FOR MOST PEOPLE, TRAVELLING USUALLY TAKES THE FORMAT OF AN ANNUAL HOLIDAY TO SOMEWHERE SAFE AND TOURISTY AND WHERE EVERYONE UNDERSTANDS ENGLISH. THE MORE ADVENTUROUS MIGHT EVEN EMIGRATE AND START A NEW LIFE OVERSEAS.  YET, THERE’S A TINY PORTION OF OUR TRANSIENT POPULATION FOR WHOM TRAVELLING IS, QUITE SIMPLY, THEIR RAISON D’ÊTRE.

 It’s almost as if these folk exist solely for the thrill they feel by moving on. Constantly. As potent as any addiction, the relentless search for pastures new while clocking up unpredictable tomorrows is a deep-seated requirement for their very equilibrium. The insatiable hunger for the rush of the unfamiliar is assuaged only by being on the road Kerouac-style.

These travellers don’t conform to any particular gender, race, or age group but they all have one thing in common: Wanderlust. They are the modern-day explorers for whom nine-to-fiving is anathema and “settling down” is rarely an option. Not so much the holiday of a lifetime then, but more a lifetime of the holiday… with perpetually itchy feet.

I discovered such travellers for the first time during my late teens, but that random meeting would have a lifelong impact. Camping in the south of France for a week with a Jersey friend, we met some Australian guests staying in a nearby tent. In conversation, I asked them how long they were on holiday for and their matter-of-fact response was, “Oh, probably for a couple of years or so!”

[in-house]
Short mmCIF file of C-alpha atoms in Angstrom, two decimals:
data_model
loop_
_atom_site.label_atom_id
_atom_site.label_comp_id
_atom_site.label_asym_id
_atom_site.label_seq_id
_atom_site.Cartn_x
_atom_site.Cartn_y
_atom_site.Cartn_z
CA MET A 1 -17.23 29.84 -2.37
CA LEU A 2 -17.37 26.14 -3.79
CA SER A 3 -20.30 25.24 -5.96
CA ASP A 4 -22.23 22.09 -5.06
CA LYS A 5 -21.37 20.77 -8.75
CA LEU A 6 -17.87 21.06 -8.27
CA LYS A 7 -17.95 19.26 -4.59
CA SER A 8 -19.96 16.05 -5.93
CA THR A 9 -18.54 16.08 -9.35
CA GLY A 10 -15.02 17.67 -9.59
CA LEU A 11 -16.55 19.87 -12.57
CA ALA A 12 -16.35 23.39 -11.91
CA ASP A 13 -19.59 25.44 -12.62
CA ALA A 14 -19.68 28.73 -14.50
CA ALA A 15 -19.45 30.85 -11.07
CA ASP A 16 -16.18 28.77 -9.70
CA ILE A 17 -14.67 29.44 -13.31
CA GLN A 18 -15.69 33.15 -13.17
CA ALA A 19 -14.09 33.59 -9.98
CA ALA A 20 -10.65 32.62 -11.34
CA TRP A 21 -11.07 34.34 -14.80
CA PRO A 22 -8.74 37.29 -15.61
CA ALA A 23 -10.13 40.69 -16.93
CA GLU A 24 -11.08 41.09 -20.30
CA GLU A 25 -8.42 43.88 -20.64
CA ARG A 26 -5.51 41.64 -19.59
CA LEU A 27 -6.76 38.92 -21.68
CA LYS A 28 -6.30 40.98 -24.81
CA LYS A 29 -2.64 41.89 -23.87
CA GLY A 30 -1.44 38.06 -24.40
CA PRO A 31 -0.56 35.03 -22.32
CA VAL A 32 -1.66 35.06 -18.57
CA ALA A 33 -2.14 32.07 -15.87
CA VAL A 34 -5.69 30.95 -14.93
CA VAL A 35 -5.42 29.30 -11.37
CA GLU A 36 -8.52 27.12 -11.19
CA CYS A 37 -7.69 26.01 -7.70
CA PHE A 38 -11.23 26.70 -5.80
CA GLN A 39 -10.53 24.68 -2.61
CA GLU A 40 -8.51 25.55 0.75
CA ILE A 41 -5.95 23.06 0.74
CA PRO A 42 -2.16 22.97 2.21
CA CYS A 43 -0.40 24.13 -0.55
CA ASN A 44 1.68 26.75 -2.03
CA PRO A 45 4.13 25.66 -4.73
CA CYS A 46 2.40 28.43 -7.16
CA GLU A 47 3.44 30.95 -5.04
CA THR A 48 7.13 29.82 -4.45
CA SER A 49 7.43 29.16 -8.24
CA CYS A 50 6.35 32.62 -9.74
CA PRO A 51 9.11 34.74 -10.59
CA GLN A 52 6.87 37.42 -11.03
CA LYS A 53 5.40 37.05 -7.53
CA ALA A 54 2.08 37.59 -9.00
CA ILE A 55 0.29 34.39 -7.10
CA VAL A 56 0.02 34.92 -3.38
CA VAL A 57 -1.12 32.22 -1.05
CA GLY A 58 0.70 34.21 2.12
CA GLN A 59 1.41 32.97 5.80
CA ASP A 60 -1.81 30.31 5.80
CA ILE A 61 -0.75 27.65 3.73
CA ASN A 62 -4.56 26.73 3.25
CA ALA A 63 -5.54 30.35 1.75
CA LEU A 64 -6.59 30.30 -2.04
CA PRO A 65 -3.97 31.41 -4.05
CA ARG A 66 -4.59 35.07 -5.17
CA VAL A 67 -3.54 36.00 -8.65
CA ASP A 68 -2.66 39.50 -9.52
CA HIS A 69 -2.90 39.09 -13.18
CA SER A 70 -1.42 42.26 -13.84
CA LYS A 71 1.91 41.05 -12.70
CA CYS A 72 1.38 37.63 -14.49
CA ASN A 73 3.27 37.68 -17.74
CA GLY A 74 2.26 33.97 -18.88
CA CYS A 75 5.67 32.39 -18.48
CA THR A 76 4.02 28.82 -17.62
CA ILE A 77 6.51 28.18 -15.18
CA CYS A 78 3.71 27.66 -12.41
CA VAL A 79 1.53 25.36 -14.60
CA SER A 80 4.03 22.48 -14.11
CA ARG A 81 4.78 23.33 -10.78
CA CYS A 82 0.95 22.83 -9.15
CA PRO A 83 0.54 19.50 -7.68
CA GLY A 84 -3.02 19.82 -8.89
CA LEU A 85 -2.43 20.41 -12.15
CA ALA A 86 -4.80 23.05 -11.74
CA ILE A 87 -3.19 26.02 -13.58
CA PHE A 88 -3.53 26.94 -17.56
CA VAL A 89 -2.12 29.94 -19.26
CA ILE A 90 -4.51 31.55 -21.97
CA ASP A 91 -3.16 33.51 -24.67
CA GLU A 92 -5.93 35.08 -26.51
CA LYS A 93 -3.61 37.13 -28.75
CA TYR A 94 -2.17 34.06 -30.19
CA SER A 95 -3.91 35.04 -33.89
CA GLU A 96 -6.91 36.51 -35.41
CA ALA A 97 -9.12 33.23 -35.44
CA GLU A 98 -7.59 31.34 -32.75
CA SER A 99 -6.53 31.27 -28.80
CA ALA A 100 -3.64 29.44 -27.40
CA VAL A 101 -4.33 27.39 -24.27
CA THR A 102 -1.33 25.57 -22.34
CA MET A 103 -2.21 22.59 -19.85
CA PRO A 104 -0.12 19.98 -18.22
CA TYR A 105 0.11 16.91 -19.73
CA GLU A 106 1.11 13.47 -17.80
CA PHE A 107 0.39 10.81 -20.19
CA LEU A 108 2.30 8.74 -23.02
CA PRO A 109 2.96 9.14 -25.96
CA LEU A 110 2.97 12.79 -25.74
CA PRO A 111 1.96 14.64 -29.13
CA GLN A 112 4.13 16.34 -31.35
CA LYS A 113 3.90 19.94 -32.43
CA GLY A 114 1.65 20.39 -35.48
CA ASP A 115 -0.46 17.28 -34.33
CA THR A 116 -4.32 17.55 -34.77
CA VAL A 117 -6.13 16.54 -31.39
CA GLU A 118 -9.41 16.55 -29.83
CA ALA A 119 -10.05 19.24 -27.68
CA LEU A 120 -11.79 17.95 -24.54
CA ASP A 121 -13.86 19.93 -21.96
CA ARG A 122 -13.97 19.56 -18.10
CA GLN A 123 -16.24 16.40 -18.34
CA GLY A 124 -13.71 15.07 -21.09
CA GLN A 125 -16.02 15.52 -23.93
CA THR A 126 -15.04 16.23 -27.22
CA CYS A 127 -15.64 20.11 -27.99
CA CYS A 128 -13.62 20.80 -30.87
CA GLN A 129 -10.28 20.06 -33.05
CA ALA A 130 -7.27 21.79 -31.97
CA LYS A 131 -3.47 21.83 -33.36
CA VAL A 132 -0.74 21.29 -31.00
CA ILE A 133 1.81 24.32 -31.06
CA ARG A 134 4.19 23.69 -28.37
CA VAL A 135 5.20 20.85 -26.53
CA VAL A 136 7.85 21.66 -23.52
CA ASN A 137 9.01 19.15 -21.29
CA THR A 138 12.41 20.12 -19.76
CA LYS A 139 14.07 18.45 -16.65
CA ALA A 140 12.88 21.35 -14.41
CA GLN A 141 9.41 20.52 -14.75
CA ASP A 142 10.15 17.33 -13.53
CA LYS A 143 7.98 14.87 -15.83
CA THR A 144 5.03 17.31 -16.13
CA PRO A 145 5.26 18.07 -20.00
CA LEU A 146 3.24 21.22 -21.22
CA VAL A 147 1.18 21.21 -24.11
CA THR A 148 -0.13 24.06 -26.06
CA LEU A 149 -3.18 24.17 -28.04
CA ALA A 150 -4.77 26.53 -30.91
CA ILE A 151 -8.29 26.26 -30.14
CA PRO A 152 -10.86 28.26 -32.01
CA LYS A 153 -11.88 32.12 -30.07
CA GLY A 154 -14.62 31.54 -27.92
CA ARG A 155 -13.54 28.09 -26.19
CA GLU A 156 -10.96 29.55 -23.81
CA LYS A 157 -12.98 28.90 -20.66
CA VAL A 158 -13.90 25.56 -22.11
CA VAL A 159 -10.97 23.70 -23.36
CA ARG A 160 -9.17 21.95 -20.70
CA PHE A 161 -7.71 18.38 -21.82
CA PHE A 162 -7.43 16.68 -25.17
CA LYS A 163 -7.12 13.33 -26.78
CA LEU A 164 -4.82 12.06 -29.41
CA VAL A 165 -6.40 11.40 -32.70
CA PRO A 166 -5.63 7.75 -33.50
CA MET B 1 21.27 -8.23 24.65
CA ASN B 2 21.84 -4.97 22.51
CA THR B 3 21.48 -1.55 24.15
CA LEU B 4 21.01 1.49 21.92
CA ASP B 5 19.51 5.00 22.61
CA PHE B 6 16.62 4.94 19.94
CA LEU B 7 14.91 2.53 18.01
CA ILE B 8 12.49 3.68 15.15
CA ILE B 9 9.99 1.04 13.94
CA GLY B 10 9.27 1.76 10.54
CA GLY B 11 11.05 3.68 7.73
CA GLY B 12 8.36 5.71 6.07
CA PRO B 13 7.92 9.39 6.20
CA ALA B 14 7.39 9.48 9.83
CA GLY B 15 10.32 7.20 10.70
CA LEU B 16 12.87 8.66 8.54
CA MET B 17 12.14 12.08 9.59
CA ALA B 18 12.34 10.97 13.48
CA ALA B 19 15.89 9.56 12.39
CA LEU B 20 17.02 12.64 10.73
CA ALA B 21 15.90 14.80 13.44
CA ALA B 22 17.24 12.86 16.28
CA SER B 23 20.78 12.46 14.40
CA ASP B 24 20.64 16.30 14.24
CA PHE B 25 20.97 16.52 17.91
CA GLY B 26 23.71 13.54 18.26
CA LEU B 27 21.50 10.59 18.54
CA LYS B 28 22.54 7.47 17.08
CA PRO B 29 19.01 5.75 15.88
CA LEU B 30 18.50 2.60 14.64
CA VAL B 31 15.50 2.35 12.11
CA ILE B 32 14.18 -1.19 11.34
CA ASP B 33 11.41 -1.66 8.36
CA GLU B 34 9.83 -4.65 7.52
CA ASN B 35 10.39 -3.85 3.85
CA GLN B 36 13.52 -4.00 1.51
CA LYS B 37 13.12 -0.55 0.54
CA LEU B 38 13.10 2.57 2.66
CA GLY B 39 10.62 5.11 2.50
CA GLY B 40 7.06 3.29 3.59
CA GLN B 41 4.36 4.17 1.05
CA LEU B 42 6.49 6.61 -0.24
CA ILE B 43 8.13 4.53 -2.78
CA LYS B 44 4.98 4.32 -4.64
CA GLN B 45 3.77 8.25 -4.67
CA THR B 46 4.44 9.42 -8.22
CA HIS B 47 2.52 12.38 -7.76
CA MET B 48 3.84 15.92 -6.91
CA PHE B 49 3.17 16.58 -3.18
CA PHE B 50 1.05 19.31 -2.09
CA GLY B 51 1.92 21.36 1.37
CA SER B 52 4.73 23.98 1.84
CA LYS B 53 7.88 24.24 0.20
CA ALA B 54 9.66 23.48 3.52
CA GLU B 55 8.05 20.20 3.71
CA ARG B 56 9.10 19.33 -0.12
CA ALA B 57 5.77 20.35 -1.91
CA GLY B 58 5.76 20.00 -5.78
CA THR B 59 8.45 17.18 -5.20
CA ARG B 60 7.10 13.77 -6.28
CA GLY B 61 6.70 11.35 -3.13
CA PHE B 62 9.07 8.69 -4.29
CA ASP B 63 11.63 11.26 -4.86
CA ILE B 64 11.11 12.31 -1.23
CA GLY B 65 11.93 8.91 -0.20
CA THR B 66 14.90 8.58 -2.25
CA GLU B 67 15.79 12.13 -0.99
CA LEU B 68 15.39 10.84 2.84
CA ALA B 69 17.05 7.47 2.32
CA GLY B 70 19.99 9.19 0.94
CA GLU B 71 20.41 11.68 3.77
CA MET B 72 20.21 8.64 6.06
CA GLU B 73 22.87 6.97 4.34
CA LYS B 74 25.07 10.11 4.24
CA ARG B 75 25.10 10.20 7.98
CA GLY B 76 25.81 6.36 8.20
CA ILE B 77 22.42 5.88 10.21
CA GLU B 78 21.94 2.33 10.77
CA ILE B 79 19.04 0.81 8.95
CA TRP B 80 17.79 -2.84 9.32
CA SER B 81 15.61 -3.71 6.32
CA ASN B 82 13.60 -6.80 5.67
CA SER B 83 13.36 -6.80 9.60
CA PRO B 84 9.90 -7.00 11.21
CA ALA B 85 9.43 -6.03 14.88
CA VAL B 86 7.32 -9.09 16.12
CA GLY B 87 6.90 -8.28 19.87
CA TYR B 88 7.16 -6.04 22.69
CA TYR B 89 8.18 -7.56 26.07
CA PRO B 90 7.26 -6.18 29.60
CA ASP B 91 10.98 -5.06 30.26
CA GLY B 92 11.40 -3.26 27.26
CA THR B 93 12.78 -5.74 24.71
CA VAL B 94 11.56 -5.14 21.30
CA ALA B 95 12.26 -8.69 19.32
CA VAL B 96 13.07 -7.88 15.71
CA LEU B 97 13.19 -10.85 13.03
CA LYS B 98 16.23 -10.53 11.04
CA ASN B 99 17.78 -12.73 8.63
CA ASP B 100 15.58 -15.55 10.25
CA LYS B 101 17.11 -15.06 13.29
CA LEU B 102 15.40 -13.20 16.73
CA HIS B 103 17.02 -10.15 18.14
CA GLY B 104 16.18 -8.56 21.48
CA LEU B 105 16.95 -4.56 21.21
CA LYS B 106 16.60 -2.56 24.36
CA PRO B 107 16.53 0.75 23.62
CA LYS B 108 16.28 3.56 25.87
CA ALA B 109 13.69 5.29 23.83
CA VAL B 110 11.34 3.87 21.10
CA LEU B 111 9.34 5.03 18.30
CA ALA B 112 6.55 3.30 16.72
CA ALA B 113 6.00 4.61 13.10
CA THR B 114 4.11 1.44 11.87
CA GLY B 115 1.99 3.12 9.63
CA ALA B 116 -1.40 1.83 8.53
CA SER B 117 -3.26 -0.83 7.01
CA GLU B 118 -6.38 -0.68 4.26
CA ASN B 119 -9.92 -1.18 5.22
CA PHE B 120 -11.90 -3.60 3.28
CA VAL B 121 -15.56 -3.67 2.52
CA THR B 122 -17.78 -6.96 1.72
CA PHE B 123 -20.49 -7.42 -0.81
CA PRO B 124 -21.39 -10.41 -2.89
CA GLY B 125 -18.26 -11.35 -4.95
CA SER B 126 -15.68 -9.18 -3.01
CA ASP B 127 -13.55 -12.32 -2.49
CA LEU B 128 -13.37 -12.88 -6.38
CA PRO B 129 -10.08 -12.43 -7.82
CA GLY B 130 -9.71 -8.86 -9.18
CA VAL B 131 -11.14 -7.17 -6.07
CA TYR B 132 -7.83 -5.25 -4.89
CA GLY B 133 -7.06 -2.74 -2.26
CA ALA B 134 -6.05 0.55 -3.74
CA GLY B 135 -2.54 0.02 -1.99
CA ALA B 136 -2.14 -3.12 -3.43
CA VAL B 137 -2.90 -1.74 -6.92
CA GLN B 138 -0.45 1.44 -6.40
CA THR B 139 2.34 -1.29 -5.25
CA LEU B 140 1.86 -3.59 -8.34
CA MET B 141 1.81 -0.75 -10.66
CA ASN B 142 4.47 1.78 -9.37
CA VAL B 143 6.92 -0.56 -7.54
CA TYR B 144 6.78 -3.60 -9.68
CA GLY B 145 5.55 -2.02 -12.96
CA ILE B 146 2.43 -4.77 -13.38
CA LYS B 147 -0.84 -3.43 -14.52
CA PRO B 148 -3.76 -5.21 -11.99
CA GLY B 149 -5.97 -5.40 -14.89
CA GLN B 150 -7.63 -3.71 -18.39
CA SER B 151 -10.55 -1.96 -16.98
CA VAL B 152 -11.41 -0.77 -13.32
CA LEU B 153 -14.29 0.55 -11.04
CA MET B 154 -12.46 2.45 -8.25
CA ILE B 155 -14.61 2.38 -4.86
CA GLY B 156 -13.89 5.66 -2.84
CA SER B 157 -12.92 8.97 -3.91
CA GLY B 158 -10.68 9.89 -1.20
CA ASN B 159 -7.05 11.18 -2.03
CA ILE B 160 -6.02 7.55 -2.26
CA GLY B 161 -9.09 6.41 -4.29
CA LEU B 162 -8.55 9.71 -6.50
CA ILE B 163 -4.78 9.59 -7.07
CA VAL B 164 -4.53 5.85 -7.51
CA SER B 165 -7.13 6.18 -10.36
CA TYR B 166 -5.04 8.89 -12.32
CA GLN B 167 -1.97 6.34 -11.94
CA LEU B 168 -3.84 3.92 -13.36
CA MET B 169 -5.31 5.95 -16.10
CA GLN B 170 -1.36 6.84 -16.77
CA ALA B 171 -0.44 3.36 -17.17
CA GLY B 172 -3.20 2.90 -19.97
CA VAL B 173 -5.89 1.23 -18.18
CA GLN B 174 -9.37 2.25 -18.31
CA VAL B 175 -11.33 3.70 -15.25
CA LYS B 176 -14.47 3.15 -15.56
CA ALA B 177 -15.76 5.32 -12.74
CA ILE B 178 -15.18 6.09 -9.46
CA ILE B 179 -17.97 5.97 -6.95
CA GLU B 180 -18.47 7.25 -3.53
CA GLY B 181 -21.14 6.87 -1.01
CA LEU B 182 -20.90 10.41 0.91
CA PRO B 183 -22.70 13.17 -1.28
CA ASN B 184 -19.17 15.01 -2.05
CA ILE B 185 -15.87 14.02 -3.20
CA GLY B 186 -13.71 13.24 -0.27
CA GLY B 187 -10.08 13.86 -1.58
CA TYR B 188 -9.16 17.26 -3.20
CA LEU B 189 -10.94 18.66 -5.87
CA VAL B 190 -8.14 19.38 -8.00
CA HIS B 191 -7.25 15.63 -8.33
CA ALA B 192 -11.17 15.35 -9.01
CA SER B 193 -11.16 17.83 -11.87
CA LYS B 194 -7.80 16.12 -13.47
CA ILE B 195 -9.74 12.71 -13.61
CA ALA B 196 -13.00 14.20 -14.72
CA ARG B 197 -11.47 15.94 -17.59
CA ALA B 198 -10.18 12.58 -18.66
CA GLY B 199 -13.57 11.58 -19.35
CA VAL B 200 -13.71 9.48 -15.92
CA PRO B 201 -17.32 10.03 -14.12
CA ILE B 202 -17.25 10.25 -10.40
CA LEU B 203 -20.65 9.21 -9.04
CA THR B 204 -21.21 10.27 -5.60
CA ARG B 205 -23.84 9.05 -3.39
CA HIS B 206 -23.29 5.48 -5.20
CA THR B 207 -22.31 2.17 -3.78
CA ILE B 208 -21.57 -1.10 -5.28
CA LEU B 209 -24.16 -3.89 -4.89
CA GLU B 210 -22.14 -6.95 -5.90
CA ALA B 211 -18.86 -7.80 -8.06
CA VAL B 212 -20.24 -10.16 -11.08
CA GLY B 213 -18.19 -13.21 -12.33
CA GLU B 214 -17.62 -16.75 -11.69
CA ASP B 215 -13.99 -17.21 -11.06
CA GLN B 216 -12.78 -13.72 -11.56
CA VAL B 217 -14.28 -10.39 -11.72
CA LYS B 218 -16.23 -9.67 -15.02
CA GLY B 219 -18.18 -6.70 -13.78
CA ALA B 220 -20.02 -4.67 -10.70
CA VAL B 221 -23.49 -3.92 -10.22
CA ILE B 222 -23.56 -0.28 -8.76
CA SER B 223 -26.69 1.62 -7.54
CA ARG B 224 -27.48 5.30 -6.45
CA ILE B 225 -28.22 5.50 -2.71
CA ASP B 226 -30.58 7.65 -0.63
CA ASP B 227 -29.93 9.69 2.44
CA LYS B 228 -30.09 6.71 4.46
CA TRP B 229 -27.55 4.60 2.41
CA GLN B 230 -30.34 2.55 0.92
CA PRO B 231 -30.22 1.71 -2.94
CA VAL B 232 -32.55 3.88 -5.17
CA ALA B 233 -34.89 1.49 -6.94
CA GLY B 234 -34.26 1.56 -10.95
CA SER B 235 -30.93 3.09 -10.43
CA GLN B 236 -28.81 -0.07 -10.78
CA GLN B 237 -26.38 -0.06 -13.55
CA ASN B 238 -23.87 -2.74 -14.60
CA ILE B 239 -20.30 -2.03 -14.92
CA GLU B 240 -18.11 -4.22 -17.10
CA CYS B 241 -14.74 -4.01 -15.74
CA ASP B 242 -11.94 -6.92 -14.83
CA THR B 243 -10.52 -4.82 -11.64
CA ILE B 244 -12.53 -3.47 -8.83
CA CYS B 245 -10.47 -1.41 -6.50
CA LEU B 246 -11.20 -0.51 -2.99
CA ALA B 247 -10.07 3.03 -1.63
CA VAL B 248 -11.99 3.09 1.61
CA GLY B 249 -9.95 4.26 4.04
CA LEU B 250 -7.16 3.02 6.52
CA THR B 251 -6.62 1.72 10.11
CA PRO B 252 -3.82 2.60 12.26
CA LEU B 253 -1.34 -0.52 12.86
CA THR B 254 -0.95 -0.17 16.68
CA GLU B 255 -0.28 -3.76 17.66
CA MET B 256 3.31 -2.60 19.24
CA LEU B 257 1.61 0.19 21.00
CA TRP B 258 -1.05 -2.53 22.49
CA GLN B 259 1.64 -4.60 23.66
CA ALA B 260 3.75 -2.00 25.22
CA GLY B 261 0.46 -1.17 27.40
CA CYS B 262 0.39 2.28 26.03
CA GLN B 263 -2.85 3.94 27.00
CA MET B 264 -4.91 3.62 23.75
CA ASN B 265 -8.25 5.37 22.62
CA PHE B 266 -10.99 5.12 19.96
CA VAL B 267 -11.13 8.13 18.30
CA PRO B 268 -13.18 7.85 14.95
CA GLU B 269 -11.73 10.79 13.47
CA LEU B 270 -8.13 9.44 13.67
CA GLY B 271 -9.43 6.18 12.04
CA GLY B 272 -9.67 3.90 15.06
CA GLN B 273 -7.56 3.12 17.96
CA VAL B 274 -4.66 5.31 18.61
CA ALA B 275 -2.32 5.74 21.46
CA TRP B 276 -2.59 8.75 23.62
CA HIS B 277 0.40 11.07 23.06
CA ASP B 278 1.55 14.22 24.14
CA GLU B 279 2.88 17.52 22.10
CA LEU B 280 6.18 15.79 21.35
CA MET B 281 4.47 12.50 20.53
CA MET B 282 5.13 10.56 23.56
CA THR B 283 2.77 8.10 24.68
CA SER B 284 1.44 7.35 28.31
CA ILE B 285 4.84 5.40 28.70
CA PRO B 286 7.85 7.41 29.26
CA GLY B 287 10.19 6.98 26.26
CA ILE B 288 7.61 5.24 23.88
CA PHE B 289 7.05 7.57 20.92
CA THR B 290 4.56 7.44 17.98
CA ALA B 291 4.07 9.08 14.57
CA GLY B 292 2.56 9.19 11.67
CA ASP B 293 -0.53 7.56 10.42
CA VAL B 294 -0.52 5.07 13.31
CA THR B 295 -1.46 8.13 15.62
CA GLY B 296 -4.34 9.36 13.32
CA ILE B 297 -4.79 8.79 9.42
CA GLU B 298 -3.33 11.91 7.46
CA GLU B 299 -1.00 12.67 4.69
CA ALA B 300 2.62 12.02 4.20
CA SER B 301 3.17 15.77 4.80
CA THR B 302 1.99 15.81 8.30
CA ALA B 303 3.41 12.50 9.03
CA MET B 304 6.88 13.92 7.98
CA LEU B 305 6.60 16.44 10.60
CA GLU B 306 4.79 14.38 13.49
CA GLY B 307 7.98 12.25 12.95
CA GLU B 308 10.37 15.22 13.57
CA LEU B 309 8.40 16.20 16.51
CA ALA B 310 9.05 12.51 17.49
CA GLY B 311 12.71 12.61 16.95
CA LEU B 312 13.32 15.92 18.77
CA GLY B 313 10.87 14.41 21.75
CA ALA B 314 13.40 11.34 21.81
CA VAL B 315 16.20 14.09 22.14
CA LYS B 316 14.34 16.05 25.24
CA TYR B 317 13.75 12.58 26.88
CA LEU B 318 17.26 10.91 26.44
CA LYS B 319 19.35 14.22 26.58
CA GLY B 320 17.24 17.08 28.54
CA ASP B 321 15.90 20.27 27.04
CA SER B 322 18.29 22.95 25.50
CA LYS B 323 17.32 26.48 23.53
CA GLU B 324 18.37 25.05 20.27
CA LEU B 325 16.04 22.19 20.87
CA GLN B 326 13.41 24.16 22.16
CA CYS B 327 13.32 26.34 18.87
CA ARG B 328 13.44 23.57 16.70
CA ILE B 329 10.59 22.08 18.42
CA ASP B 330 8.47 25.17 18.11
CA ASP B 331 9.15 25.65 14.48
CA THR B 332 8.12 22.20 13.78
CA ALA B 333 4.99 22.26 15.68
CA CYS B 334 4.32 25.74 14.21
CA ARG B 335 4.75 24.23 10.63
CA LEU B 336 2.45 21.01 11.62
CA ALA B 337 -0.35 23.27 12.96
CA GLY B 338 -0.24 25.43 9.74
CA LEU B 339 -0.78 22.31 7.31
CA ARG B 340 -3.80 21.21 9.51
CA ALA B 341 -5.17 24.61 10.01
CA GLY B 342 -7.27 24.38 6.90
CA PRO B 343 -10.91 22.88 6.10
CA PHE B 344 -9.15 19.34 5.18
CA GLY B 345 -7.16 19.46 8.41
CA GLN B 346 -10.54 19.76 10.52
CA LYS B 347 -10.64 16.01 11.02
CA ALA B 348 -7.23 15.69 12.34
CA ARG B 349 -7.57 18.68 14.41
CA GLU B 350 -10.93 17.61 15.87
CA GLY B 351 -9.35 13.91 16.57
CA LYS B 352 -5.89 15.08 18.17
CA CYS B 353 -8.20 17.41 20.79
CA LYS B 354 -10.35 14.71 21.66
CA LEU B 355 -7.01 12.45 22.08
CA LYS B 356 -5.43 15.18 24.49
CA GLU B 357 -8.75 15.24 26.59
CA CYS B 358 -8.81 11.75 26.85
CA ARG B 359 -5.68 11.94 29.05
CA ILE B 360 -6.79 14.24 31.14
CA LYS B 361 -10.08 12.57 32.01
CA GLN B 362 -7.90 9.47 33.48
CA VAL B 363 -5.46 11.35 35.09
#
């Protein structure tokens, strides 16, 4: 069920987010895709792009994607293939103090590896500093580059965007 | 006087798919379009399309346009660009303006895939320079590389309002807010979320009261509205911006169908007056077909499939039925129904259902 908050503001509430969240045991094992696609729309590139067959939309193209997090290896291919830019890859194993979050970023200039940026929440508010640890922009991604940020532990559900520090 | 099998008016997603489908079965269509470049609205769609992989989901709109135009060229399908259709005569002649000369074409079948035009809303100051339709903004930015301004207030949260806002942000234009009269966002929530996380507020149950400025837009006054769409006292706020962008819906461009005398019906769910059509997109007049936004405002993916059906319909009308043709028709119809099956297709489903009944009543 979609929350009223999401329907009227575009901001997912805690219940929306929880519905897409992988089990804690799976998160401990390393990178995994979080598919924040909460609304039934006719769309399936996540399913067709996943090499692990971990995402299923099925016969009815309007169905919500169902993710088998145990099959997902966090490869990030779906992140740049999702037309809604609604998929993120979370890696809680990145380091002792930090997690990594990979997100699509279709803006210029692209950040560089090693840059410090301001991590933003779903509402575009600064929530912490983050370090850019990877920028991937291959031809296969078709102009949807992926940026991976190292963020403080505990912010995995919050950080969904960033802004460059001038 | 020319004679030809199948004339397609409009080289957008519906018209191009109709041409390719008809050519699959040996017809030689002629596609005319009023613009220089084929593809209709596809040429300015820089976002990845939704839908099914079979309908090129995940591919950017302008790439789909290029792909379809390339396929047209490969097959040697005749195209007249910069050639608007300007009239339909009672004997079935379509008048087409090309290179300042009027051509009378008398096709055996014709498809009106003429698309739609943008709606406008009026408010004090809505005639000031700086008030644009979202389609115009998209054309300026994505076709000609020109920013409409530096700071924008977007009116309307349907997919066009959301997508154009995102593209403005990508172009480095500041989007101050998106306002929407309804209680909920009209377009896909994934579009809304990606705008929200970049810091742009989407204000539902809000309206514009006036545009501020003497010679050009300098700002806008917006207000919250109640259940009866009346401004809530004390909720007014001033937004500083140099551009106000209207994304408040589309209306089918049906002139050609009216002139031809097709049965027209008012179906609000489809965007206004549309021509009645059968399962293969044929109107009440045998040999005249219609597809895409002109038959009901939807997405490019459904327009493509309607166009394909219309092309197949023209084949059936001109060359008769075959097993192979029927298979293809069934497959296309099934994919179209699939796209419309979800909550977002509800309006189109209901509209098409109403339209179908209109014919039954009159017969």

By all accounts, they were experiencing some amazing adventures travelling around the world, living as cheaply as possible and picking up casual work along the way. Wh

at a great life! I thought.  The almost vampiric bite of their travel bug had nipped me good and hard and my life would never be the same again.

It’s not for everyone, of course, but I suspect that on a typically British dreary November day, many an office worker gazes out of the window to the murkiness

beyond and dreams of exchanging their routine for something quite escapist – like running a beach café on a tropical island or similar – but most lack the courage to do anything abo

ut it. Courage aside, you also need resilience, determination, optimism and the ability to appreciate the difference between loneliness and being alone. Obviously, you also need ample spar

e time and some rather deep pockets to sustain long-term excursions as one Jerseyman, David Priddis, learned from experience.

David’s wanderlust was triggered during his last year of studying electronic engineering at Hull University some ten years ago.  He had read two autobiographie

s that would change his life forever: “Living Dangerously” by Sir Ranulph Fiennes, and “Thrust: The Remarkable Story of One Man’s Quest for Speed” by Richard Noble.  The achievements contained therein would prove the catalyst for David’s own quest for living dangerously.

I WAS FILLED WITH MIXED EMOTIONS, BUT AS THOSE WHEELS ROLLED FORWARD ON THE FERRY THERE WAS NOWHERE ELSE IN THE WORLD I’D RATHER BE – AND SO STARTED MY FIRST GREAT OVERLAND JOURNEY